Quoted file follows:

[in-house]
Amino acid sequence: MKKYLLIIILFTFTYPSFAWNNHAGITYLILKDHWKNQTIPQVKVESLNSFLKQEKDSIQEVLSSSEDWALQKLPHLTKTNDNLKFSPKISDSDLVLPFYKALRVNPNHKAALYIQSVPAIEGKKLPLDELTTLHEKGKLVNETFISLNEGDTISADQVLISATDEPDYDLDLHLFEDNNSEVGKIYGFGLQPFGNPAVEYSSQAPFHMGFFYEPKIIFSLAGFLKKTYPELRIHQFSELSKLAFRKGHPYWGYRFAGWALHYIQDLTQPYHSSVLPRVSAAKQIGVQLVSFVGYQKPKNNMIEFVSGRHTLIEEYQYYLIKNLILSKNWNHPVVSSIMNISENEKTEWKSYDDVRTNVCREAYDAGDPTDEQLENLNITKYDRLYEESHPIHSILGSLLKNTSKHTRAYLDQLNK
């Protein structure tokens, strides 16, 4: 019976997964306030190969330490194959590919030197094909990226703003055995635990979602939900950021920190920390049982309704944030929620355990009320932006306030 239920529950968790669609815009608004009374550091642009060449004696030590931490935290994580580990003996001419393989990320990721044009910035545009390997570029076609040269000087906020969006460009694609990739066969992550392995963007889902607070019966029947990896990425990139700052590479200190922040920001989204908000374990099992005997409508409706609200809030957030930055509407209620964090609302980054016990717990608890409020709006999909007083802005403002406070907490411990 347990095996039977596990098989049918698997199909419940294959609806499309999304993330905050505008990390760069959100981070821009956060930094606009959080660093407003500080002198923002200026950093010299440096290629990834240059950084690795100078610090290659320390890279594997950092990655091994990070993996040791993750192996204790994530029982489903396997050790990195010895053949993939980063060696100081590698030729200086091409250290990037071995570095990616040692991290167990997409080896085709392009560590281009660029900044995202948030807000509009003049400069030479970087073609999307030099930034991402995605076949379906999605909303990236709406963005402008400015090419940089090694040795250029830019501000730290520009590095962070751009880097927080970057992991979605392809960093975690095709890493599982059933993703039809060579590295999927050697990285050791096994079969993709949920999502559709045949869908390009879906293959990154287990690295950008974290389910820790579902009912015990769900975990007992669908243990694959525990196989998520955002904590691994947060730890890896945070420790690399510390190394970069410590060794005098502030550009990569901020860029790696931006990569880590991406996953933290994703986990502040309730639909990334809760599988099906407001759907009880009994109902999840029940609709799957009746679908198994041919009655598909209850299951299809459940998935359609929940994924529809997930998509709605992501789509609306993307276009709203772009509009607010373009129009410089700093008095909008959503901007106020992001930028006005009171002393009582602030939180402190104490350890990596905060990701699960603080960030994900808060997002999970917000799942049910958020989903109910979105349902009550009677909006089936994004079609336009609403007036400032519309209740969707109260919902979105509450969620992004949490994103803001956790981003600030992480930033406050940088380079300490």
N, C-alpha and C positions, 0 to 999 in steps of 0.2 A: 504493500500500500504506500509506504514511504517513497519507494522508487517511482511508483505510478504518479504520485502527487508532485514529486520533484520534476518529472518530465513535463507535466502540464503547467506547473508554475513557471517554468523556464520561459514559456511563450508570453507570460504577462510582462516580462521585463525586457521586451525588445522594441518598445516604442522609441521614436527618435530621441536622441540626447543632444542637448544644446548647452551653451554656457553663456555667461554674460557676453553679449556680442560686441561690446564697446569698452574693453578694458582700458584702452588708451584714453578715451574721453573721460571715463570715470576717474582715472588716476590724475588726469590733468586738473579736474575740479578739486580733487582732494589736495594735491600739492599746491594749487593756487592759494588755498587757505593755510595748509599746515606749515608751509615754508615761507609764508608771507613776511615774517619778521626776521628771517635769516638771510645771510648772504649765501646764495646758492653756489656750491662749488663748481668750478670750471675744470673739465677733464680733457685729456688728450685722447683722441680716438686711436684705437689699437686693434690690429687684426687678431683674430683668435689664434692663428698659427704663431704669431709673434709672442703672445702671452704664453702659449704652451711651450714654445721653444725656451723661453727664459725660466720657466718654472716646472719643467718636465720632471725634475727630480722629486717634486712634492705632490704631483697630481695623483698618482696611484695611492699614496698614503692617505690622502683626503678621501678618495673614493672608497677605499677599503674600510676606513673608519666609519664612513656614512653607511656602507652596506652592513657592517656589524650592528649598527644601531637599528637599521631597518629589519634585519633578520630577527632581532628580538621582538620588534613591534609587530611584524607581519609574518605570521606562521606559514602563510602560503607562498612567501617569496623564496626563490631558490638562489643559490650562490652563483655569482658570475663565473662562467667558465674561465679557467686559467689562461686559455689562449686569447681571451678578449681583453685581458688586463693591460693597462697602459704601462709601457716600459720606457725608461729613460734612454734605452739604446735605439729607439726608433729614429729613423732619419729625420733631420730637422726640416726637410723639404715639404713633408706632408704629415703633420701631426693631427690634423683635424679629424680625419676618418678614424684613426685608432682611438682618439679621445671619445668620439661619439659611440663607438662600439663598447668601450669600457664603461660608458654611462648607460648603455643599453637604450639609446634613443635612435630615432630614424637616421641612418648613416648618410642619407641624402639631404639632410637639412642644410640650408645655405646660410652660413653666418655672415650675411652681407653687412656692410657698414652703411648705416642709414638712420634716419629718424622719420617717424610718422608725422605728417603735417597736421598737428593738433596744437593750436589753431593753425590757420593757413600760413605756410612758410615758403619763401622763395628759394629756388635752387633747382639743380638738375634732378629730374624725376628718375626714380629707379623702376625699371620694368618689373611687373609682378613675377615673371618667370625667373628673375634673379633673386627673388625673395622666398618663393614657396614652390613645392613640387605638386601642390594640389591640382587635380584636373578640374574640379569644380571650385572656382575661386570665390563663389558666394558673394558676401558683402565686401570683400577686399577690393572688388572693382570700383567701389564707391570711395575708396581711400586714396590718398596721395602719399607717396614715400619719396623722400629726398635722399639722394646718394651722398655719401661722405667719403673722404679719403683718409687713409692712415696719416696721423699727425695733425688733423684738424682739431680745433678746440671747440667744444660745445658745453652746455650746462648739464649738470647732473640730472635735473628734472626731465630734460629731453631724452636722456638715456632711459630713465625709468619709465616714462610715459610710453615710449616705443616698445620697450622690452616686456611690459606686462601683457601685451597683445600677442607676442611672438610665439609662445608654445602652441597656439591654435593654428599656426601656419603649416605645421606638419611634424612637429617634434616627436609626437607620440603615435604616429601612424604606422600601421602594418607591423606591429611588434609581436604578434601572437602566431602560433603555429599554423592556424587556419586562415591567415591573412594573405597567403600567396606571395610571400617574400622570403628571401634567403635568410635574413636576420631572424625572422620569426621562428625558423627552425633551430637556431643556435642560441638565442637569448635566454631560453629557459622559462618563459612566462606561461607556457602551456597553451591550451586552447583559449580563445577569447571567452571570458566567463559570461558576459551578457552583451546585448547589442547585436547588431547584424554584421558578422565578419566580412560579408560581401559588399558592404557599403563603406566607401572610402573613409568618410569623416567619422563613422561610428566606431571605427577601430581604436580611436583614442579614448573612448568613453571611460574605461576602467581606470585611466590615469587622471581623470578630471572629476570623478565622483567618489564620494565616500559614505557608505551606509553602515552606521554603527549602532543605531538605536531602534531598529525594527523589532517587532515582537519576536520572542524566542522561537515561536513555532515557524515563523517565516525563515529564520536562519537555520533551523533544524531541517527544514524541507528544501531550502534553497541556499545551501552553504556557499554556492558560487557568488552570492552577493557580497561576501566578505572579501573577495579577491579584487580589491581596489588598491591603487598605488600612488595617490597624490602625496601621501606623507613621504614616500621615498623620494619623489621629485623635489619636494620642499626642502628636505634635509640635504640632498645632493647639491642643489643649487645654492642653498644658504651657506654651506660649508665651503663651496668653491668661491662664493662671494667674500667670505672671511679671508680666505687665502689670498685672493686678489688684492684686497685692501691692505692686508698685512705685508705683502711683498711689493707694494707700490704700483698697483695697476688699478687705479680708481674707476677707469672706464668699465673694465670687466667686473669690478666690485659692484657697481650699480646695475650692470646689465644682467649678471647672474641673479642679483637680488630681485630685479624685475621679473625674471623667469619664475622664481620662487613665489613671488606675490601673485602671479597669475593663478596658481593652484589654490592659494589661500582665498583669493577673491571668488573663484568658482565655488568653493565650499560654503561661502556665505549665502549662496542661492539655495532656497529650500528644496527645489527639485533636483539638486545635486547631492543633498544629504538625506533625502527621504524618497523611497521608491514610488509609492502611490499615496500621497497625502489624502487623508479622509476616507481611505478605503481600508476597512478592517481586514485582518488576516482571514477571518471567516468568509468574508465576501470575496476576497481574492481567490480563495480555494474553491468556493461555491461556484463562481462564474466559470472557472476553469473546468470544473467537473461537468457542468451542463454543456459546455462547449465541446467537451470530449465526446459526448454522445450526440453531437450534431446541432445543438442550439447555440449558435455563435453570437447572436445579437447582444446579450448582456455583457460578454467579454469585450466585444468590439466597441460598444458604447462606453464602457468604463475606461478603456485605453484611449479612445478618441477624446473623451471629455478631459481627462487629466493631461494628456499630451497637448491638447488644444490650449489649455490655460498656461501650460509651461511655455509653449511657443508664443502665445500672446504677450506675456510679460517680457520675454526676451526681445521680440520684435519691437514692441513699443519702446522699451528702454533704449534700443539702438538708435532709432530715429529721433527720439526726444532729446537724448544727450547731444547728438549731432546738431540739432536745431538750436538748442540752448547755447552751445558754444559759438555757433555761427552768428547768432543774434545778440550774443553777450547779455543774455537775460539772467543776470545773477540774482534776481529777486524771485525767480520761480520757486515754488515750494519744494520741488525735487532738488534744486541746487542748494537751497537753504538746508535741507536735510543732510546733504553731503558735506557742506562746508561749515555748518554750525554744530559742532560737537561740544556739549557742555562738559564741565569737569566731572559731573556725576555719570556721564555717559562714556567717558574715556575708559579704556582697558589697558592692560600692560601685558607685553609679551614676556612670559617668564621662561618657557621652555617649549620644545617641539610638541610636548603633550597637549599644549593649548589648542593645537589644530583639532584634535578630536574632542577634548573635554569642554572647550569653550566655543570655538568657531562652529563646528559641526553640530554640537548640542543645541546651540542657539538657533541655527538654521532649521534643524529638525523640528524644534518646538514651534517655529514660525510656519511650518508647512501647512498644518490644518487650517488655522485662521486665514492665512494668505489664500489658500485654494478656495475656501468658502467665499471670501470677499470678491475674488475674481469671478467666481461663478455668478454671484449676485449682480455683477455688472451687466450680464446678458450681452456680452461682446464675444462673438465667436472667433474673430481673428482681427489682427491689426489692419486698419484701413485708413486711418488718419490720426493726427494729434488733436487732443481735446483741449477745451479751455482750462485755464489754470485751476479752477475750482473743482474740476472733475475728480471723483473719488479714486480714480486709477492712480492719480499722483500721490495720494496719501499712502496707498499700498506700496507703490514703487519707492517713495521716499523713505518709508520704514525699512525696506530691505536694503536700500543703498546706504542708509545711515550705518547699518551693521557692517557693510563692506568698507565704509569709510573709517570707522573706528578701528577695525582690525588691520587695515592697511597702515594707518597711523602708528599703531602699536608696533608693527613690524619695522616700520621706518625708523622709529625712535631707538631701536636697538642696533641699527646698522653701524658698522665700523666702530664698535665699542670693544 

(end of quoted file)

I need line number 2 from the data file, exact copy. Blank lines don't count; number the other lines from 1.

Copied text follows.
Amino acid sequence: MKKYLLIIILFTFTYPSFAWNNHAGITYLILKDHWKNQTIPQVKVESLNSFLKQEKDSIQEVLSSSEDWALQKLPHLTKTNDNLKFSPKISDSDLVLPFYKALRVNPNHKAALYIQSVPAIEGKKLPLDELTTLHEKGKLVNETFISLNEGDTISADQVLISATDEPDYDLDLHLFEDNNSEVGKIYGFGLQPFGNPAVEYSSQAPFHMGFFYEPKIIFSLAGFLKKTYPELRIHQFSELSKLAFRKGHPYWGYRFAGWALHYIQDLTQPYHSSVLPRVSAAKQIGVQLVSFVGYQKPKNNMIEFVSGRHTLIEEYQYYLIKNLILSKNWNHPVVSSIMNISENEKTEWKSYDDVRTNVCREAYDAGDPTDEQLENLNITKYDRLYEESHPIHSILGSLLKNTSKHTRAYLDQLNK